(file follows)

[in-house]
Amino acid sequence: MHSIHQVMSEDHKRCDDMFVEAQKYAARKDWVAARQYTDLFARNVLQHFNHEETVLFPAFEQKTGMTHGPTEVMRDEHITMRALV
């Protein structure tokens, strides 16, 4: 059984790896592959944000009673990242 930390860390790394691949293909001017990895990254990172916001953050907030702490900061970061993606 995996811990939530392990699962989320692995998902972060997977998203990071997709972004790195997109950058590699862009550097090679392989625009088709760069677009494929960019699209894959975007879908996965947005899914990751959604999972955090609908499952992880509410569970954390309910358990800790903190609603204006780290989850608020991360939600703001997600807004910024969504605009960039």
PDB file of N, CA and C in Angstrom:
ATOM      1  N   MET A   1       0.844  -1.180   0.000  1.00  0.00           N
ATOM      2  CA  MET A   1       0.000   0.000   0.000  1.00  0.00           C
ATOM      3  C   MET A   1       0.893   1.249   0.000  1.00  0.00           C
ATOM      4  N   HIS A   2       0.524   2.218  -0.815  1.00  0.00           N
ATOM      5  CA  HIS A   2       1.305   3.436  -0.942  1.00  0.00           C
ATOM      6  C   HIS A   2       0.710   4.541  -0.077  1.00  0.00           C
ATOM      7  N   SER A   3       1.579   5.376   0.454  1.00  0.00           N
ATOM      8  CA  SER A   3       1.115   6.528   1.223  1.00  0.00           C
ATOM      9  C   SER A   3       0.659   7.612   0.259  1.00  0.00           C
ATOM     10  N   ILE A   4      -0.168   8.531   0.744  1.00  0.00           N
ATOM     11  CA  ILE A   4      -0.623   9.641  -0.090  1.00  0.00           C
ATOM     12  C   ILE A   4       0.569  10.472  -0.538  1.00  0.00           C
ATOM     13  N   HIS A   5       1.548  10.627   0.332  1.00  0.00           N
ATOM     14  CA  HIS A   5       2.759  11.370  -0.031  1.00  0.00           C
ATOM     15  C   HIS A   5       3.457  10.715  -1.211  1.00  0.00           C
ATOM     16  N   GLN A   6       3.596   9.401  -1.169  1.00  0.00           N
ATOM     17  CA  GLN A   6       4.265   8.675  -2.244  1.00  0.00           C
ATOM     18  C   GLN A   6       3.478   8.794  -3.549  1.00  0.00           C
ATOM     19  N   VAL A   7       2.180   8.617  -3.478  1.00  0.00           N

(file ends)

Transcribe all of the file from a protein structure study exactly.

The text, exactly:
[in-house]
Amino acid sequence: MHSIHQVMSEDHKRCDDMFVEAQKYAARKDWVAARQYTDLFARNVLQHFNHEETVLFPAFEQKTGMTHGPTEVMRDEHITMRALV
């Protein structure tokens, strides 16, 4: 059984790896592959944000009673990242 930390860390790394691949293909001017990895990254990172916001953050907030702490900061970061993606 995996811990939530392990699962989320692995998902972060997977998203990071997709972004790195997109950058590699862009550097090679392989625009088709760069677009494929960019699209894959975007879908996965947005899914990751959604999972955090609908499952992880509410569970954390309910358990800790903190609603204006780290989850608020991360939600703001997600807004910024969504605009960039």
PDB file of N, CA and C in Angstrom:
ATOM      1  N   MET A   1       0.844  -1.180   0.000  1.00  0.00           N
ATOM      2  CA  MET A   1       0.000   0.000   0.000  1.00  0.00           C
ATOM      3  C   MET A   1       0.893   1.249   0.000  1.00  0.00           C
ATOM      4  N   HIS A   2       0.524   2.218  -0.815  1.00  0.00           N
ATOM      5  CA  HIS A   2       1.305   3.436  -0.942  1.00  0.00           C
ATOM      6  C   HIS A   2       0.710   4.541  -0.077  1.00  0.00           C
ATOM      7  N   SER A   3       1.579   5.376   0.454  1.00  0.00           N
ATOM      8  CA  SER A   3       1.115   6.528   1.223  1.00  0.00           C
ATOM      9  C   SER A   3       0.659   7.612   0.259  1.00  0.00           C
ATOM     10  N   ILE A   4      -0.168   8.531   0.744  1.00  0.00           N
ATOM     11  CA  ILE A   4      -0.623   9.641  -0.090  1.00  0.00           C
ATOM     12  C   ILE A   4       0.569  10.472  -0.538  1.00  0.00           C
ATOM     13  N   HIS A   5       1.548  10.627   0.332  1.00  0.00           N
ATOM     14  CA  HIS A   5       2.759  11.370  -0.031  1.00  0.00           C
ATOM     15  C   HIS A   5       3.457  10.715  -1.211  1.00  0.00           C
ATOM     16  N   GLN A   6       3.596   9.401  -1.169  1.00  0.00           N
ATOM     17  CA  GLN A   6       4.265   8.675  -2.244  1.00  0.00           C
ATOM     18  C   GLN A   6       3.478   8.794  -3.549  1.00  0.00           C
ATOM     19  N   VAL A   7       2.180   8.617  -3.478  1.00  0.00           N